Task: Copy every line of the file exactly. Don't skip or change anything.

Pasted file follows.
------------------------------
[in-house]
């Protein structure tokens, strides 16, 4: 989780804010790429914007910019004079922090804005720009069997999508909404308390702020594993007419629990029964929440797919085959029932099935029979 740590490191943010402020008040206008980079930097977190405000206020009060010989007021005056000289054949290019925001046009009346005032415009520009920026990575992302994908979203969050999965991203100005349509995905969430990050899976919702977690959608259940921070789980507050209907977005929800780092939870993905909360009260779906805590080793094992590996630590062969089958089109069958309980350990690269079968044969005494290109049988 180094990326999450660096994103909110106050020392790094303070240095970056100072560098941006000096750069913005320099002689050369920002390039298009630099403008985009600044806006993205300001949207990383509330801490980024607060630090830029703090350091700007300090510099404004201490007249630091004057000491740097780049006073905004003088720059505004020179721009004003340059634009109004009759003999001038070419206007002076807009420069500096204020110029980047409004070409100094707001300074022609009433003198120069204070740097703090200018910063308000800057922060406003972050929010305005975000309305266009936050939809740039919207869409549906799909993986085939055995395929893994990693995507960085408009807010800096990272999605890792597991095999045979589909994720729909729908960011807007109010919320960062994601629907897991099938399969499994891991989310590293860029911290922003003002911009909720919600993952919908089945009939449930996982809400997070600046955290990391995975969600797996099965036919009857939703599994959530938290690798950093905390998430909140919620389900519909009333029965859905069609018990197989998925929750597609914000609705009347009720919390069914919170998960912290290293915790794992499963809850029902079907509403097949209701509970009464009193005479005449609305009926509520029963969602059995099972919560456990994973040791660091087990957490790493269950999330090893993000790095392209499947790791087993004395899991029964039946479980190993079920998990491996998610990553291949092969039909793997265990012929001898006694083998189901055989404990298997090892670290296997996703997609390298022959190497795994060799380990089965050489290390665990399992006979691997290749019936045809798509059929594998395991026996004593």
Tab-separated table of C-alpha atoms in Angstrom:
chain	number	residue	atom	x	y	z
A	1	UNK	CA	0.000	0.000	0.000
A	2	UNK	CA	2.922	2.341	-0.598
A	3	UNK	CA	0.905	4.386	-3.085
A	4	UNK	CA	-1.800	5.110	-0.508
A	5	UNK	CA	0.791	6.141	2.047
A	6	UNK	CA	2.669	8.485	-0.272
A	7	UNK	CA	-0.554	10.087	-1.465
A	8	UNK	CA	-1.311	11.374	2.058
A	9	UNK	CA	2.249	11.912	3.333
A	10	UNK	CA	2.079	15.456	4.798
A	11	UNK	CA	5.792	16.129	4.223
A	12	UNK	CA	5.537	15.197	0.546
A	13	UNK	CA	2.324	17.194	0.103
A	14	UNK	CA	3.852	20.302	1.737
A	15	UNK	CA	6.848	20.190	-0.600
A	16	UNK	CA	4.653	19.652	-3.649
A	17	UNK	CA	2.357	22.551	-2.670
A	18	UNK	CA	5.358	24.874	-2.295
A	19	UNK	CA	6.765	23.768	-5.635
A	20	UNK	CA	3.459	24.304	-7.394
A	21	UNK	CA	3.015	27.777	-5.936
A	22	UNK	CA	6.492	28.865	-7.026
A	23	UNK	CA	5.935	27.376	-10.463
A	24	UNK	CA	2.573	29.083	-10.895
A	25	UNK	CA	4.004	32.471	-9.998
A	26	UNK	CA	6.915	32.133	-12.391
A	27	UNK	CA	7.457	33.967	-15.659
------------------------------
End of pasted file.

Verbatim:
[in-house]
């Protein structure tokens, strides 16, 4: 989780804010790429914007910019004079922090804005720009069997999508909404308390702020594993007419629990029964929440797919085959029932099935029979 740590490191943010402020008040206008980079930097977190405000206020009060010989007021005056000289054949290019925001046009009346005032415009520009920026990575992302994908979203969050999965991203100005349509995905969430990050899976919702977690959608259940921070789980507050209907977005929800780092939870993905909360009260779906805590080793094992590996630590062969089958089109069958309980350990690269079968044969005494290109049988 180094990326999450660096994103909110106050020392790094303070240095970056100072560098941006000096750069913005320099002689050369920002390039298009630099403008985009600044806006993205300001949207990383509330801490980024607060630090830029703090350091700007300090510099404004201490007249630091004057000491740097780049006073905004003088720059505004020179721009004003340059634009109004009759003999001038070419206007002076807009420069500096204020110029980047409004070409100094707001300074022609009433003198120069204070740097703090200018910063308000800057922060406003972050929010305005975000309305266009936050939809740039919207869409549906799909993986085939055995395929893994990693995507960085408009807010800096990272999605890792597991095999045979589909994720729909729908960011807007109010919320960062994601629907897991099938399969499994891991989310590293860029911290922003003002911009909720919600993952919908089945009939449930996982809400997070600046955290990391995975969600797996099965036919009857939703599994959530938290690798950093905390998430909140919620389900519909009333029965859905069609018990197989998925929750597609914000609705009347009720919390069914919170998960912290290293915790794992499963809850029902079907509403097949209701509970009464009193005479005449609305009926509520029963969602059995099972919560456990994973040791660091087990957490790493269950999330090893993000790095392209499947790791087993004395899991029964039946479980190993079920998990491996998610990553291949092969039909793997265990012929001898006694083998189901055989404990298997090892670290296997996703997609390298022959190497795994060799380990089965050489290390665990399992006979691997290749019936045809798509059929594998395991026996004593």
Tab-separated table of C-alpha atoms in Angstrom:
chain	number	residue	atom	x	y	z
A	1	UNK	CA	0.000	0.000	0.000
A	2	UNK	CA	2.922	2.341	-0.598
A	3	UNK	CA	0.905	4.386	-3.085
A	4	UNK	CA	-1.800	5.110	-0.508
A	5	UNK	CA	0.791	6.141	2.047
A	6	UNK	CA	2.669	8.485	-0.272
A	7	UNK	CA	-0.554	10.087	-1.465
A	8	UNK	CA	-1.311	11.374	2.058
A	9	UNK	CA	2.249	11.912	3.333
A	10	UNK	CA	2.079	15.456	4.798
A	11	UNK	CA	5.792	16.129	4.223
A	12	UNK	CA	5.537	15.197	0.546
A	13	UNK	CA	2.324	17.194	0.103
A	14	UNK	CA	3.852	20.302	1.737
A	15	UNK	CA	6.848	20.190	-0.600
A	16	UNK	CA	4.653	19.652	-3.649
A	17	UNK	CA	2.357	22.551	-2.670
A	18	UNK	CA	5.358	24.874	-2.295
A	19	UNK	CA	6.765	23.768	-5.635
A	20	UNK	CA	3.459	24.304	-7.394
A	21	UNK	CA	3.015	27.777	-5.936
A	22	UNK	CA	6.492	28.865	-7.026
A	23	UNK	CA	5.935	27.376	-10.463
A	24	UNK	CA	2.573	29.083	-10.895
A	25	UNK	CA	4.004	32.471	-9.998
A	26	UNK	CA	6.915	32.133	-12.391
A	27	UNK	CA	7.457	33.967	-15.659